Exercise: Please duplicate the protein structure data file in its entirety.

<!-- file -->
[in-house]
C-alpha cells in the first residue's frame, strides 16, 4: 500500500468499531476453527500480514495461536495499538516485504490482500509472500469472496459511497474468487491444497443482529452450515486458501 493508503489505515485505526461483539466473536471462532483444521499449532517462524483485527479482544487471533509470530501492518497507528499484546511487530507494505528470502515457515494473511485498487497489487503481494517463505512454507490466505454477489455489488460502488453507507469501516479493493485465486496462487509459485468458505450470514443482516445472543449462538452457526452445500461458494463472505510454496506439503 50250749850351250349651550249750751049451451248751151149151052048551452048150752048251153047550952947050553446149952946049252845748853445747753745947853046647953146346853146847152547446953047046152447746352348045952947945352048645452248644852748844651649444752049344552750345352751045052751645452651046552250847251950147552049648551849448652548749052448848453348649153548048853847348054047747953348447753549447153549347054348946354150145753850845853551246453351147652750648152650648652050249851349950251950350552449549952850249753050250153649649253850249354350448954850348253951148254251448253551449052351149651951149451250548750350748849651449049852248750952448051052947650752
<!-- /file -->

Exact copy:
[in-house]
C-alpha cells in the first residue's frame, strides 16, 4: 500500500468499531476453527500480514495461536495499538516485504490482500509472500469472496459511497474468487491444497443482529452450515486458501 493508503489505515485505526461483539466473536471462532483444521499449532517462524483485527479482544487471533509470530501492518497507528499484546511487530507494505528470502515457515494473511485498487497489487503481494517463505512454507490466505454477489455489488460502488453507507469501516479493493485465486496462487509459485468458505450470514443482516445472543449462538452457526452445500461458494463472505510454496506439503 50250749850351250349651550249750751049451451248751151149151052048551452048150752048251153047550952947050553446149952946049252845748853445747753745947853046647953146346853146847152547446953047046152447746352348045952947945352048645452248644852748844651649444752049344552750345352751045052751645452651046552250847251950147552049648551849448652548749052448848453348649153548048853847348054047747953348447753549447153549347054348946354150145753850845853551246453351147652750648152650648652050249851349950251950350552449549952850249753050250153649649253850249354350448954850348253951148254251448253551449052351149651951149451250548750350748849651449049852248750952448051052947650752